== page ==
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European Commission consults on investors and sustainability

The European Commission is consulting on on how institutional investors, asset managers and other service providers in the investment chain factor in sustainability (ESG) information and performance of companies or assets into investment decisions. The consultation will also gather information about possible obstacles to long-term, sustainable investment.

The Commission believes that growing the European Union’s economy needs to be based on developing a low carbon and climate resilient economy and well as in the promotion of environmentally and socially sustainable wealth creation. Its  Communication on Long-Term Financing of the European Economy [COM/2014/168 final] emphasised that one of the key features of long-term financing is that investors take longer-term aspects such as environmental, social, governance issues into account in their investment strategies. It further underlined the importance of ESG issues for the longer-term sustainable performance of companies and investors and announced further reflection on incentives for more sustainable investment. The Action Plan on building a Capital Markets Union [COM/2015/468 final] also reiterates the importance of ESG investments.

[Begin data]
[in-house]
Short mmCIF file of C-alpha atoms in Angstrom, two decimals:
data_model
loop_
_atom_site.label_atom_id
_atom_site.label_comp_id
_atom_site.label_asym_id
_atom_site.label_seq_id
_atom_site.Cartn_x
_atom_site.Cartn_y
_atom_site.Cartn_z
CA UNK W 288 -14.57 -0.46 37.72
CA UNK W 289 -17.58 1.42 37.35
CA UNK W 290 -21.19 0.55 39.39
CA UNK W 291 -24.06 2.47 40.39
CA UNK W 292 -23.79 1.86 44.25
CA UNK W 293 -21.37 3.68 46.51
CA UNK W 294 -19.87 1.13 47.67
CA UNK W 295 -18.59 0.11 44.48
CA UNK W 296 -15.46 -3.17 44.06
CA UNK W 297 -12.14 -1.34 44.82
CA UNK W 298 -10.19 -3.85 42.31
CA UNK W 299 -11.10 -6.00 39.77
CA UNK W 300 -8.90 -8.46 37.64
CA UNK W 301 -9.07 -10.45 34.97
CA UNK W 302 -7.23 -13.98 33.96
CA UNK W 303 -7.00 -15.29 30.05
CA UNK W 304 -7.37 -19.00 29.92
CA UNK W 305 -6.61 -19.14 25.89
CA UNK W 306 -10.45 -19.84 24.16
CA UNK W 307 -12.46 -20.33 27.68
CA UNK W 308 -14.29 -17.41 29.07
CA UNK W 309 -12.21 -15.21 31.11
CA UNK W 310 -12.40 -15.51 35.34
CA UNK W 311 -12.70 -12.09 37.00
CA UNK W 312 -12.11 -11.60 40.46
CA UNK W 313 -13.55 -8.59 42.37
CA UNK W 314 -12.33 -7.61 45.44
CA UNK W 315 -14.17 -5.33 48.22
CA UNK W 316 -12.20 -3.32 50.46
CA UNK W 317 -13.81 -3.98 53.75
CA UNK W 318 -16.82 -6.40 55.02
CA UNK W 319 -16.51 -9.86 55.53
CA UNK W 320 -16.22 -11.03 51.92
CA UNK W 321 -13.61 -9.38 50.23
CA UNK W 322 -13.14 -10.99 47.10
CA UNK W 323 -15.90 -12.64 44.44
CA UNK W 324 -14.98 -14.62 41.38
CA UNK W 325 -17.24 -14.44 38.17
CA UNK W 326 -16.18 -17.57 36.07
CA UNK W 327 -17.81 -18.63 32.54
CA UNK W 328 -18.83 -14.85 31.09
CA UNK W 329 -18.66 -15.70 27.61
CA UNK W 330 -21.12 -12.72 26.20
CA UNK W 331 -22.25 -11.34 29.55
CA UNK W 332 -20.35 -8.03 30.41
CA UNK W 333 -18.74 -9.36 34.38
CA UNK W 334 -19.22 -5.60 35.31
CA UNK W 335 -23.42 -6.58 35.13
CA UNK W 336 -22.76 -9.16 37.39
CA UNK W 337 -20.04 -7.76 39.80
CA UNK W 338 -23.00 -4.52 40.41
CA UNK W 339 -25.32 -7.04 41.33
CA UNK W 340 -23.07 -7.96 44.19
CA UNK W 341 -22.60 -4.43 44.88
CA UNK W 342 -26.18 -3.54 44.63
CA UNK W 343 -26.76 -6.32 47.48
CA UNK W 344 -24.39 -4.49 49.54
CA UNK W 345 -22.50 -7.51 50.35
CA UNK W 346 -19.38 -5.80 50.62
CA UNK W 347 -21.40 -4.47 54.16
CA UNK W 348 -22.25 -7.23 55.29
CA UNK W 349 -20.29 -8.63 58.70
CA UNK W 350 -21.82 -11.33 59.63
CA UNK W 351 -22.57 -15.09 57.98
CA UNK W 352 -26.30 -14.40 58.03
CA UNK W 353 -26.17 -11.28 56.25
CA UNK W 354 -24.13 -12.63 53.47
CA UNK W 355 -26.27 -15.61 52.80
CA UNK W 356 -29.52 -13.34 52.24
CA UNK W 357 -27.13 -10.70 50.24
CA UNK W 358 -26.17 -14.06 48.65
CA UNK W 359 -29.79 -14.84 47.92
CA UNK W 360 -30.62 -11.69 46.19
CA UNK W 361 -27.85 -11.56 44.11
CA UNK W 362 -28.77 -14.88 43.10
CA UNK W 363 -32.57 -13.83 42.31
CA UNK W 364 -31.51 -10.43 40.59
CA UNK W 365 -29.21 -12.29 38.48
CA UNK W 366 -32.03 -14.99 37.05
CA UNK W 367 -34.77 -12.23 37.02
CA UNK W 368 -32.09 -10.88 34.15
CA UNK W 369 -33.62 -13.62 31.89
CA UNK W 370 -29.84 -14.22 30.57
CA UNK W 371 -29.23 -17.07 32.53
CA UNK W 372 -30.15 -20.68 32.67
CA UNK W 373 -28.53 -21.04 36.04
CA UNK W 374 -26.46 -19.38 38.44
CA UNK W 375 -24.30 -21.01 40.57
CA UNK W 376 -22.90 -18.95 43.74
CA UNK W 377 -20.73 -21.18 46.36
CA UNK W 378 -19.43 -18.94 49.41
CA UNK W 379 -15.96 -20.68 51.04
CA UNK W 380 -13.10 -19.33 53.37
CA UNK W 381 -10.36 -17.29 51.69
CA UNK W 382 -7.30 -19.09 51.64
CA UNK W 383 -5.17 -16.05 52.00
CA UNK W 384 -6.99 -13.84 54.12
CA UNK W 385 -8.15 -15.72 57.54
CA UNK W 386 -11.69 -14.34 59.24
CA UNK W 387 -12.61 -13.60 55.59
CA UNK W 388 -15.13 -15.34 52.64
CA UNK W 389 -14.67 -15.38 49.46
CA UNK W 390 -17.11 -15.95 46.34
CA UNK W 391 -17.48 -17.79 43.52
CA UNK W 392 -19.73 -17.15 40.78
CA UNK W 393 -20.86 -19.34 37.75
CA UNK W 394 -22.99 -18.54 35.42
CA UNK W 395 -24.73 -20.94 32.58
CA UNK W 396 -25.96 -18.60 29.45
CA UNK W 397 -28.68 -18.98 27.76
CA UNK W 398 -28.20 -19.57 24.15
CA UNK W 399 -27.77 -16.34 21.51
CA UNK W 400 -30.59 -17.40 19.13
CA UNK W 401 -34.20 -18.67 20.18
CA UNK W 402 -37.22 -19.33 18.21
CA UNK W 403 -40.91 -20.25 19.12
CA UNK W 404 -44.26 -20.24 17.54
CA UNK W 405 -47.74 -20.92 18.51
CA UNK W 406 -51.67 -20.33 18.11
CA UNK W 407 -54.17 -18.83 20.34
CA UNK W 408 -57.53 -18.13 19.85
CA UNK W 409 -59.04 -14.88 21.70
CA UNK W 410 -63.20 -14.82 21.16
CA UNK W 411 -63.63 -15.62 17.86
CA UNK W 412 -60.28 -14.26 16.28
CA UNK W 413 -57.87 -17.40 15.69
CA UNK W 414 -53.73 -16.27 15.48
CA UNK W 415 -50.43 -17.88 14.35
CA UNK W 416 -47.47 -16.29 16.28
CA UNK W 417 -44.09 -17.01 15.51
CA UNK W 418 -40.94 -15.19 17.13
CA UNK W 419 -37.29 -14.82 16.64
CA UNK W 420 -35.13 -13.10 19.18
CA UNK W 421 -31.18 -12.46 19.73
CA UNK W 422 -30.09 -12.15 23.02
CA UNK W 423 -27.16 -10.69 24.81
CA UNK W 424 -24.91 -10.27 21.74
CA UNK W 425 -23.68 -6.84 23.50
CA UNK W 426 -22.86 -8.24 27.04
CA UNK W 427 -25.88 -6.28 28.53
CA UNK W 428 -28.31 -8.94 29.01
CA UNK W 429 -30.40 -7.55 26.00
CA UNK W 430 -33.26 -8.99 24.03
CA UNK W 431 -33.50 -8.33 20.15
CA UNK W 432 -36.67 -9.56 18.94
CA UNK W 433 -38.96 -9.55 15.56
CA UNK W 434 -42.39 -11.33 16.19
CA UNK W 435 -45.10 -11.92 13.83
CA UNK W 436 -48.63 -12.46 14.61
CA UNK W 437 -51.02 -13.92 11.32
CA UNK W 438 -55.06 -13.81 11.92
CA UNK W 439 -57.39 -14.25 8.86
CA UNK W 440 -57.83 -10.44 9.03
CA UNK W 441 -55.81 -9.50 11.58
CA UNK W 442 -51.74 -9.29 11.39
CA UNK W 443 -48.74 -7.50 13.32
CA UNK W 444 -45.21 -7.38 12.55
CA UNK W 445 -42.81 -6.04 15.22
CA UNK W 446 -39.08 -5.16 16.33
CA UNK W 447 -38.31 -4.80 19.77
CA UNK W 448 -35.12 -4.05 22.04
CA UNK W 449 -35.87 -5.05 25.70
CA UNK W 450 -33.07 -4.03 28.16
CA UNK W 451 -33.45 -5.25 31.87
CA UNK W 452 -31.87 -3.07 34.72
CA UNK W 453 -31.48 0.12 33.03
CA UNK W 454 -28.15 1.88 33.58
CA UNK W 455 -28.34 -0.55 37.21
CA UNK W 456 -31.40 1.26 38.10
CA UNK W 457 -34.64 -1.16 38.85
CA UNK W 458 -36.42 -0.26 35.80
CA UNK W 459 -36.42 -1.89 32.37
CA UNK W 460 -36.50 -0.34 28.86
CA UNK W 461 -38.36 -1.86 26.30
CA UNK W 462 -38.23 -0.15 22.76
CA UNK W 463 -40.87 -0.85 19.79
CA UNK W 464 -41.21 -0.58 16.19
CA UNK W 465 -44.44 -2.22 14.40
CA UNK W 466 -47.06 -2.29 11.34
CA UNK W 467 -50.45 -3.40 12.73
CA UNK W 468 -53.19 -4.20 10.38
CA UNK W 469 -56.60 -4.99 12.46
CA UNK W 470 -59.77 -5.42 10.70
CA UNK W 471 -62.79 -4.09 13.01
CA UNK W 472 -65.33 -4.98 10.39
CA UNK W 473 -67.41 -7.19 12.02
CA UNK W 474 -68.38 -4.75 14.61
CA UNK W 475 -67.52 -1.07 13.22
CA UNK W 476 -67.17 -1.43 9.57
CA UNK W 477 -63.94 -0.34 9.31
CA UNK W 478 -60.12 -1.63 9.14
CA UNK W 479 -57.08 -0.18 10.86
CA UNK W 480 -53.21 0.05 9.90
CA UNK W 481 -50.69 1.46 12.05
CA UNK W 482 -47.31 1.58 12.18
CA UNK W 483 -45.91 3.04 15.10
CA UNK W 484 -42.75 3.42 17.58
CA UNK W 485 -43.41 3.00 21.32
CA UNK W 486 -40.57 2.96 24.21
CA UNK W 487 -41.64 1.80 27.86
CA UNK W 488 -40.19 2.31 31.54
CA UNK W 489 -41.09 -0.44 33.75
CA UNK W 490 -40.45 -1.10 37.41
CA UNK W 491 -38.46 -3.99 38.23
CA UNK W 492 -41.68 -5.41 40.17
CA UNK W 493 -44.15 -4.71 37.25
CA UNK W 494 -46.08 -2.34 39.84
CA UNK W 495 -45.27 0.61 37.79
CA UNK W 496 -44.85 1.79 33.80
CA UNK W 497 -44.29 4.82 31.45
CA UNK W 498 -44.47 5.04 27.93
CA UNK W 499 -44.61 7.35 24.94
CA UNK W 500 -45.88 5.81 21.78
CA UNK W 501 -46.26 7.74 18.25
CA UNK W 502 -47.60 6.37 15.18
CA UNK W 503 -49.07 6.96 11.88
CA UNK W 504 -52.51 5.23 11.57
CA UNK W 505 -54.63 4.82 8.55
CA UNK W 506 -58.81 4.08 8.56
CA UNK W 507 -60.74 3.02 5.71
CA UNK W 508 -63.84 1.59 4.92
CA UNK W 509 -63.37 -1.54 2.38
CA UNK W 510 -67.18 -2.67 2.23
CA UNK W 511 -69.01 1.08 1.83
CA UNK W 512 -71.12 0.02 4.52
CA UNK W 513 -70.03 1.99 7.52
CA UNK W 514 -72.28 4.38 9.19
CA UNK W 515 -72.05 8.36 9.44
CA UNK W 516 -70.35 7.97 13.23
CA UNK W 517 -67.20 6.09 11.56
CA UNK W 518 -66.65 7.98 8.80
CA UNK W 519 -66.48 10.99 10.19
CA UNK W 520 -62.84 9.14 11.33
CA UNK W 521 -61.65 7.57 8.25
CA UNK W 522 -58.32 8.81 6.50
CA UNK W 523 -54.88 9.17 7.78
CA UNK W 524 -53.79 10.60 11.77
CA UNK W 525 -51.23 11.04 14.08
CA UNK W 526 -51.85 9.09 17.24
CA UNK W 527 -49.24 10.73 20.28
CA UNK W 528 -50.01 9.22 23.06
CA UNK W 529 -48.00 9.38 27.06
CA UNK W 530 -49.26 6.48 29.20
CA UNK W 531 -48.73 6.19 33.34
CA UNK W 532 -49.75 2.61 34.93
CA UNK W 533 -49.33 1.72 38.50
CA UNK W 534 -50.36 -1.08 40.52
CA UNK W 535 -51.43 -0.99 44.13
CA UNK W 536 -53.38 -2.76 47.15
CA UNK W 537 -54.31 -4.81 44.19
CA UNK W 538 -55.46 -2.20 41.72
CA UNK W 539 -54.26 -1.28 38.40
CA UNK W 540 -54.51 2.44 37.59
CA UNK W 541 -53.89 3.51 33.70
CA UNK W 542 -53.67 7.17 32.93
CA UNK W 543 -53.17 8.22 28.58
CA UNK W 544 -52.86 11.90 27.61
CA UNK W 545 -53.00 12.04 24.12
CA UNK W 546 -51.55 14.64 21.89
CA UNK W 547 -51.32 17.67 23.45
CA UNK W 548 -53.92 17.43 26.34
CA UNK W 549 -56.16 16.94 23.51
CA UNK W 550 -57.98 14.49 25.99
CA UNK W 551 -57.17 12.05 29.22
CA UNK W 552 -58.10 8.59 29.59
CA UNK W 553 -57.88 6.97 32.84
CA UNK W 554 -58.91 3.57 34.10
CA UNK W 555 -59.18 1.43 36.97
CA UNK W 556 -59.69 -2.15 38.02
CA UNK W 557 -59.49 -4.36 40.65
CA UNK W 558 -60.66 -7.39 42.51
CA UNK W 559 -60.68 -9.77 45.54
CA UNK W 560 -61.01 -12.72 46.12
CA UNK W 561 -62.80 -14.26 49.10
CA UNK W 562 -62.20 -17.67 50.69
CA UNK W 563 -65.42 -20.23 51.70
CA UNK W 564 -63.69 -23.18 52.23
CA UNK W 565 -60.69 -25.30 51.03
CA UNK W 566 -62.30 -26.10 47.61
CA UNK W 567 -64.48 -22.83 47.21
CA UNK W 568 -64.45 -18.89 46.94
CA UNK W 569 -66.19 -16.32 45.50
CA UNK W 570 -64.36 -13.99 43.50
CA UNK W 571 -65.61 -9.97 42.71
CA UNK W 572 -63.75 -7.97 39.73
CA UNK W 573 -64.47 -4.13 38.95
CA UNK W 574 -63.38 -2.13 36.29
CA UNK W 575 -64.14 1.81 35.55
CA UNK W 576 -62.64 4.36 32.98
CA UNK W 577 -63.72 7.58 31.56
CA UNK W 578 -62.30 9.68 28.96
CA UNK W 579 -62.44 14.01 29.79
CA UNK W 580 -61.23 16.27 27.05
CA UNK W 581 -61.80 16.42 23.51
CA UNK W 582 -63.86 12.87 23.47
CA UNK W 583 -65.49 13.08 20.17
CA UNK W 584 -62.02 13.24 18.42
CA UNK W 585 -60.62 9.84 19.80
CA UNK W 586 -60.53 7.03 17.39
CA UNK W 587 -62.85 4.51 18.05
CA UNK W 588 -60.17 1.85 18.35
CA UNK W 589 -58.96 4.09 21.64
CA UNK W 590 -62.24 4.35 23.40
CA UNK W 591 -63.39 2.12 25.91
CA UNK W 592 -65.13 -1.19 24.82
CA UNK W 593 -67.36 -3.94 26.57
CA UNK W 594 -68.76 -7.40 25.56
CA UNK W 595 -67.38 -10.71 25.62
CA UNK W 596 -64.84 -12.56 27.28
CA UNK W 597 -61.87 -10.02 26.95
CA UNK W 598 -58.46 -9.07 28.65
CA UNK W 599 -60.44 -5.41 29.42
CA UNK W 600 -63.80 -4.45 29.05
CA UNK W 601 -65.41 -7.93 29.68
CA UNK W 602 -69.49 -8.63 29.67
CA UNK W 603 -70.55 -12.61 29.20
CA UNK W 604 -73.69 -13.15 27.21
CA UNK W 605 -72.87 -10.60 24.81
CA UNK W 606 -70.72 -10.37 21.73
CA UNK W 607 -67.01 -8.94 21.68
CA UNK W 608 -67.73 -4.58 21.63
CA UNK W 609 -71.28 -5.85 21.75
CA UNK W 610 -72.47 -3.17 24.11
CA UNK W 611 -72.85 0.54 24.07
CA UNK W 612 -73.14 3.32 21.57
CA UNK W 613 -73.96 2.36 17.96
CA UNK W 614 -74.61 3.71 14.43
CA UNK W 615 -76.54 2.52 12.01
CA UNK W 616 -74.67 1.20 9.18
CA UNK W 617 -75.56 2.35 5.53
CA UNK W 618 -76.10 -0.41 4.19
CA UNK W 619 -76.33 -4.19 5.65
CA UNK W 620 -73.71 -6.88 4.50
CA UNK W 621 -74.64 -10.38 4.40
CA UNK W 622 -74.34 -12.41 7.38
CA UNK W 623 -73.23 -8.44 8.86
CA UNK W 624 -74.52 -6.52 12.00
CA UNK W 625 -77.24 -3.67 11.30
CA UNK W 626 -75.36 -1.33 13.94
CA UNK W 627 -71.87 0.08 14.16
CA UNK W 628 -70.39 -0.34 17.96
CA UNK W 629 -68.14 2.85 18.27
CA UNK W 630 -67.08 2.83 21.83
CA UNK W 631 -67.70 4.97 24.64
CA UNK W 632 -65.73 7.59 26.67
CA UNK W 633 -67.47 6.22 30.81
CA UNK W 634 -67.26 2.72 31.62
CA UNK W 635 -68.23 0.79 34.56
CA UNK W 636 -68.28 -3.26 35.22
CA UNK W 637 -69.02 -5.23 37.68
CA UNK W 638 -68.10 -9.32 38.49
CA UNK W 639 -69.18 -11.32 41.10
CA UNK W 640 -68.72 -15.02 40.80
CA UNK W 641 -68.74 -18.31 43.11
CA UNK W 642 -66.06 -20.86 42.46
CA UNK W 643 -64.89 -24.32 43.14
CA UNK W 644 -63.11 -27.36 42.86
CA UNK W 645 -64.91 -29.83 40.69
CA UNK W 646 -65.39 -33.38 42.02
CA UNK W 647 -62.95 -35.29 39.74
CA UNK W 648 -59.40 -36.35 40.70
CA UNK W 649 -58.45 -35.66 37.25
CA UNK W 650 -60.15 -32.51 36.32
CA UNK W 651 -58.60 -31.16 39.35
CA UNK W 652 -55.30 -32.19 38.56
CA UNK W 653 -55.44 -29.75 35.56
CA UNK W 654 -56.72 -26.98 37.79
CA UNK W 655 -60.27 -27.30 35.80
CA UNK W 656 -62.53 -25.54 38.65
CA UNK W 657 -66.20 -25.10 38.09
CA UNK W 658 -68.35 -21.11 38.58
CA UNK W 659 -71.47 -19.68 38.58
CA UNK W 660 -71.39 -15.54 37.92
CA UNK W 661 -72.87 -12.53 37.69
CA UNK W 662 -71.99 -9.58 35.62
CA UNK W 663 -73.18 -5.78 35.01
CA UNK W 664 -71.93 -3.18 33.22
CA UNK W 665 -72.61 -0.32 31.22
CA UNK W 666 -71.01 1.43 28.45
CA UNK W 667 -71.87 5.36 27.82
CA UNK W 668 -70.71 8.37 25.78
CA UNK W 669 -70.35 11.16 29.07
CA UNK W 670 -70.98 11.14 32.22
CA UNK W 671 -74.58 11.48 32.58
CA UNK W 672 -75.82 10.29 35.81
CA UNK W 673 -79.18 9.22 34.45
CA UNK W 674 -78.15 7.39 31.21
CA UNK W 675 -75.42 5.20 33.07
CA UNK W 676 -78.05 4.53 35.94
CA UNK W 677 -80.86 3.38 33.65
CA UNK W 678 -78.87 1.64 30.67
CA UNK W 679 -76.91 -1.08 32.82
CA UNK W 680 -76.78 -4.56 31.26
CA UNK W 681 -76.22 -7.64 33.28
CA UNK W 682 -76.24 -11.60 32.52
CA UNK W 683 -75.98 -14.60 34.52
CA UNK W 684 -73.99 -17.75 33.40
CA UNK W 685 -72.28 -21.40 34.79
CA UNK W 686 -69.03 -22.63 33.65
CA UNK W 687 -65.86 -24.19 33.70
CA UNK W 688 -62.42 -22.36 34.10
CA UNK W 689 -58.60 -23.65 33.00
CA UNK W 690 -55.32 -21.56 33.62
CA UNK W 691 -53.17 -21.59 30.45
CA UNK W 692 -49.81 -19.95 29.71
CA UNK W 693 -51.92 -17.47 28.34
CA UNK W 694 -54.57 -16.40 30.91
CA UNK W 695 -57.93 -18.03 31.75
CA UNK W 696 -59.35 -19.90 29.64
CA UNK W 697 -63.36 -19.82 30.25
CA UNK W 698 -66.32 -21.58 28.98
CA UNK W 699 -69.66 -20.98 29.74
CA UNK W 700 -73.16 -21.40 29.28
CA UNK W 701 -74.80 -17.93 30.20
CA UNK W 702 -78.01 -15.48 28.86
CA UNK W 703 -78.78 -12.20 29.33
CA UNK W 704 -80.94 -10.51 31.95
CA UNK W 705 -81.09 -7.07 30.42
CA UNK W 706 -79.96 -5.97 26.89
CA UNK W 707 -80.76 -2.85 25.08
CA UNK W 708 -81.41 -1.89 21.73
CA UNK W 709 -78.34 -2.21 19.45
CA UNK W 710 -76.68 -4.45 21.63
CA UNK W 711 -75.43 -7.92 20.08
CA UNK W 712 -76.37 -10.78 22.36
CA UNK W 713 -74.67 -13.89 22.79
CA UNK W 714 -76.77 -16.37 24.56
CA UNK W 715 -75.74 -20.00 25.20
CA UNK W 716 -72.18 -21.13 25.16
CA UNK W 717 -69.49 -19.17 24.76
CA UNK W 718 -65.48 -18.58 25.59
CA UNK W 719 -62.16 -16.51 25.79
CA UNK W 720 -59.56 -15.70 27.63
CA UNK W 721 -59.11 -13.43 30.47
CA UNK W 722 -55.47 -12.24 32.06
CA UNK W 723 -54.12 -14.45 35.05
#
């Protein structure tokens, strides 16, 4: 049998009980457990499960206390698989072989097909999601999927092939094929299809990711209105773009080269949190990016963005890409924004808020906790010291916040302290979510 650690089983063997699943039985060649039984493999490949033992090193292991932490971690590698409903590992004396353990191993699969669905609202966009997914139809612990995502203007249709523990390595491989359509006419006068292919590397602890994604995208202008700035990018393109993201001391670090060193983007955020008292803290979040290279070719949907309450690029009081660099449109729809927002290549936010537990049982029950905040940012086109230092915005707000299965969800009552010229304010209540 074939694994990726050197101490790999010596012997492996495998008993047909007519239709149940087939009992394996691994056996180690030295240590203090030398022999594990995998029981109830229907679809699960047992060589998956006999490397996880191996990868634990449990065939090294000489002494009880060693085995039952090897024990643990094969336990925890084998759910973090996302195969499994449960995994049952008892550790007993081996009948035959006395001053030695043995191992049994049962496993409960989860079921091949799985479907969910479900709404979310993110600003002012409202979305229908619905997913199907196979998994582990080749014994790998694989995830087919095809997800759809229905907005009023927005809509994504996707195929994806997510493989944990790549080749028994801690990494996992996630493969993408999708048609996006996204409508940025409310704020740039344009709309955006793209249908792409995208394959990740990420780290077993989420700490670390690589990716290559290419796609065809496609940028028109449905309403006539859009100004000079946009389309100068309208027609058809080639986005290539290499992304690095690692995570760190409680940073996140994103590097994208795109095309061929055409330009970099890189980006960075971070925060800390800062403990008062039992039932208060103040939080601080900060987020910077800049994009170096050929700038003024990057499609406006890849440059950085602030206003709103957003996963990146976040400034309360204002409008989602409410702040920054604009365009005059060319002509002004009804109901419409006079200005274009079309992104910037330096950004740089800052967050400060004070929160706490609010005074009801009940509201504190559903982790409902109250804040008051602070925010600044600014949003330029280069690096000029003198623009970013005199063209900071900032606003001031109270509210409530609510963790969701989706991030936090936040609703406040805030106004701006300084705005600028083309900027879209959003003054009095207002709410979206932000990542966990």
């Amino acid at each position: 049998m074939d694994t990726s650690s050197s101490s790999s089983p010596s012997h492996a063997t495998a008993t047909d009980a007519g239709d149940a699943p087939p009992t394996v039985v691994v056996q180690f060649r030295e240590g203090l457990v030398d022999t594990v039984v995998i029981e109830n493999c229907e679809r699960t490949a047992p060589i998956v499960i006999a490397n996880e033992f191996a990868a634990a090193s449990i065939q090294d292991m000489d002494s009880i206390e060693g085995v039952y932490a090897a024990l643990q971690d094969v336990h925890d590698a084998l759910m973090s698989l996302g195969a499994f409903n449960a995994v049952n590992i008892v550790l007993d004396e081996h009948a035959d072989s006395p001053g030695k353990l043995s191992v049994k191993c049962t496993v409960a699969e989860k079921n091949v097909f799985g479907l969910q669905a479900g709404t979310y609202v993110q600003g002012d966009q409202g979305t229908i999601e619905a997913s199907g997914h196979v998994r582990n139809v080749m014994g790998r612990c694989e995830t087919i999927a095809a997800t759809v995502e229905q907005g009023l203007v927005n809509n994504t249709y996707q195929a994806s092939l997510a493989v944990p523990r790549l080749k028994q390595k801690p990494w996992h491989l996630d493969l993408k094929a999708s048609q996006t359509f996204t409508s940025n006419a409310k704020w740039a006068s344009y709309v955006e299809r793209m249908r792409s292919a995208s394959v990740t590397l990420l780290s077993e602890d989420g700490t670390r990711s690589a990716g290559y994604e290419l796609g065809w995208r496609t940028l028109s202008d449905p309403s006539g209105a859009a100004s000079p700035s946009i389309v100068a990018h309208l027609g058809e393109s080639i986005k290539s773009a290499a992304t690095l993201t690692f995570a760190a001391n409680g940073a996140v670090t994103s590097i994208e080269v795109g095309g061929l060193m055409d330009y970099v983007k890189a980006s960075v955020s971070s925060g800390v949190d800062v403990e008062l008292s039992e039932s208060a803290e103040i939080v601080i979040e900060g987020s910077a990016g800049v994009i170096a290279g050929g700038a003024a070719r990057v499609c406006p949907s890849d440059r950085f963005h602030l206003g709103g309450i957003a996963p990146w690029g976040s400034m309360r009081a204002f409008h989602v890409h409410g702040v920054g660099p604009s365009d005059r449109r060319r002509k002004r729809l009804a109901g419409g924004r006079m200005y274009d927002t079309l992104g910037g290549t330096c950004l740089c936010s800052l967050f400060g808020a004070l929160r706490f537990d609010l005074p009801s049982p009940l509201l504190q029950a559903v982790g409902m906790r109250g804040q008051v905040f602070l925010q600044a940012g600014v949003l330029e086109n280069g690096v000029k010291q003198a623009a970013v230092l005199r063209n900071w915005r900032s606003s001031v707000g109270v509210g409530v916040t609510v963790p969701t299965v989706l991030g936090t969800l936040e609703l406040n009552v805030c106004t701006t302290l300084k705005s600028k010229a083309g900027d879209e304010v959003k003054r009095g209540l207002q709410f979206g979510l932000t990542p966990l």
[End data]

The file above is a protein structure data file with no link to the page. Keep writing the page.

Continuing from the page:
The Commission’s consultation comes as French institutional investors are getting to grips with implementing Article 173 of the wide-ranging French law, on Energy Transition for Green Growth.

United Nations Sustainable Financial System Inquiry

The United Nations Environment Programme’s (UNEP) Inquiry into the Design of a Sustainable Financial System published a report, France’s Financial (Eco)system in October 2015 examining French domestic policies and practices on sustainability. The report noted that the 2015 ETGG Law implemented two major new items on climate-related reporting.

First, it required both financial and non-financial companies to include their exposure to financial climate-related risks and their low-carbon strategy in their reports and communication with shareholders (Article L. 225-37 of the Commercial Code). Second, companies must disclose the impacts of their activities and products on climate change (Article L.225-102-1 of the Commercial Code).

Article 173 of the 2015 ETGG Law has extended this reporting requirement to institutional investors. In addition to reporting on the inclusion of ESG criteria in their investment strategies – with the climate- related dimension made more explicit – they are also required to assess how their investment strategies are consistent with and contribute to the low-carbon transition. For example the law requires institutional investors to “comply or explain” their approach to low-carbon strategies and alignment with national and international objectives.

The UNEP report said that one of the roles of the national low-carbon strategy mandated by Article 173 would be to create a reference framework within which French  financial institutions would be able  to compare their actions.

What do you think?